whew, i'd like to know what a quiet weekend feels like, i've almost forgotten. but at least i got the important chores of groceries and clothes-washing done, so that means i'm ahead for the week!
yesterday was the mosque open day in hamilton (part of islam awareness week), and the numbers were lower than in previous years. i guess that's because it's not such a novelty anymore. there used to be this notion that mosques were closed and mysterious places where strange rituals happened. but now that the open days have been happening every year, people have realised that they are places of worship just like any other. the fact is that mosques are open for everyone any day of the year, but i know people like to have an invitation before they step into a place that they don't see as their own. i can understand that.
still, it's an event that our community enjoys. we had games, videos playing in the mosque, displays, henna, and the sharing of food. i think however that the kilburnie mosque in wellington would probably take the prize for the most fun open days. wish i could have been in two places at once!
if you've read my blog for any length of time, you'll know i'm a big fan of maori tv. i really enjoy the foreign language films, and the documentaries they screen are pretty good as well. last week i watched part of one about media coverage of the o j simpson trial which was refreshing if only because it provided a perspective that we rarely get to see here.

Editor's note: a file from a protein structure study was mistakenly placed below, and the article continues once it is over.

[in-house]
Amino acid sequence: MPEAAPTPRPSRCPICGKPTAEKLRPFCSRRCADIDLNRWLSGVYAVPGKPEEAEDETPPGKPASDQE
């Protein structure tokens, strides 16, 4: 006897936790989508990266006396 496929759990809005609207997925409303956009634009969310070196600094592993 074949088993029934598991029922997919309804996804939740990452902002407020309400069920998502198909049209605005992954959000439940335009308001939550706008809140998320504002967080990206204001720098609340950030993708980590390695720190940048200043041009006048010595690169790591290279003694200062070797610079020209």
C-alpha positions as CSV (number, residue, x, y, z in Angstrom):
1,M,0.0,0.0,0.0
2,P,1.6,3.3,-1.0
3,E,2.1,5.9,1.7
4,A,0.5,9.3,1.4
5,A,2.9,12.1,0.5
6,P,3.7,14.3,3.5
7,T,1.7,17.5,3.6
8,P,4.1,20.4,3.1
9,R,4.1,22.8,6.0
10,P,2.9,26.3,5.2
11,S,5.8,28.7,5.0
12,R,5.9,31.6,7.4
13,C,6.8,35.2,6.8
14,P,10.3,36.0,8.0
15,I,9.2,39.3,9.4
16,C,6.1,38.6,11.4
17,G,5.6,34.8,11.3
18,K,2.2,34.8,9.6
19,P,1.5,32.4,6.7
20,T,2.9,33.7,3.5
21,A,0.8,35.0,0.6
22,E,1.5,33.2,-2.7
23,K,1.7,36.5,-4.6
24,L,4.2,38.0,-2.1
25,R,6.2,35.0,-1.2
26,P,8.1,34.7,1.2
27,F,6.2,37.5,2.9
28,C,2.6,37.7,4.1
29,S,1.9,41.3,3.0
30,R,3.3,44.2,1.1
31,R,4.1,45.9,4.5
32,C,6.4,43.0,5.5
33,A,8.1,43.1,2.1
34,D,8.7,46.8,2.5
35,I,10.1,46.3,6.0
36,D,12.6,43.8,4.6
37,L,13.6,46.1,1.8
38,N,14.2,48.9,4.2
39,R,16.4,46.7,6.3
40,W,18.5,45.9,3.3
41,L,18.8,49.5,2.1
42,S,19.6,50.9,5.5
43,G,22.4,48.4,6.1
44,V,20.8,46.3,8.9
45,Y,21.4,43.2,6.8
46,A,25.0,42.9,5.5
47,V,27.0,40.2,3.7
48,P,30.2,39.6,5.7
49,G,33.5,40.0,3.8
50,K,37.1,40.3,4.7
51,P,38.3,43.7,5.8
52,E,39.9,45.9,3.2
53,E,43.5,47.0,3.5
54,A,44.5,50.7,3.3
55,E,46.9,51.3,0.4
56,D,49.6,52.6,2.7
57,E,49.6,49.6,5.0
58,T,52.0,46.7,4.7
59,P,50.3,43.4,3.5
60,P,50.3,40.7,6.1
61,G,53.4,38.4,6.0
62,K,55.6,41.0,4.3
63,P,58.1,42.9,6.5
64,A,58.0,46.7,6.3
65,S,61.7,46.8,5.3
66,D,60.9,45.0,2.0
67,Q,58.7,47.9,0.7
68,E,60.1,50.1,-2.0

now they are in discussion with officials from the chinese embassy because the station plans to broadcast a documentary about uighur people, told from the perspective of that population. it will be screening on 1 september.
and finally, i hadn't realised that this week was disability support worker awareness week. it's pretty much over now, but these are low-paid workers doing a crucial job, and they certainly deserve recognition:
Every day more than 110,000 disabled New Zealanders rely on disability support workers for medical support, meals, personal care and help the home.
Disability support workers provide support 24 hours a day, seven days a week, for people with disabilities who live in community houses. They also visit homes and support people incapacitated by a disability. Their work enables people with disabilities to be as independent as possible.
This is demanding work that requires a wide range of skills and knowledge but in takes place out of public view.
For this complex and demanding work they are paid as little as $14.20 an hour, only marginally above the adult minimum wage of $12.50 an hour.
This is due primarily to a lack of funding from the government and the complicated and confusing way that the disability sector is funded.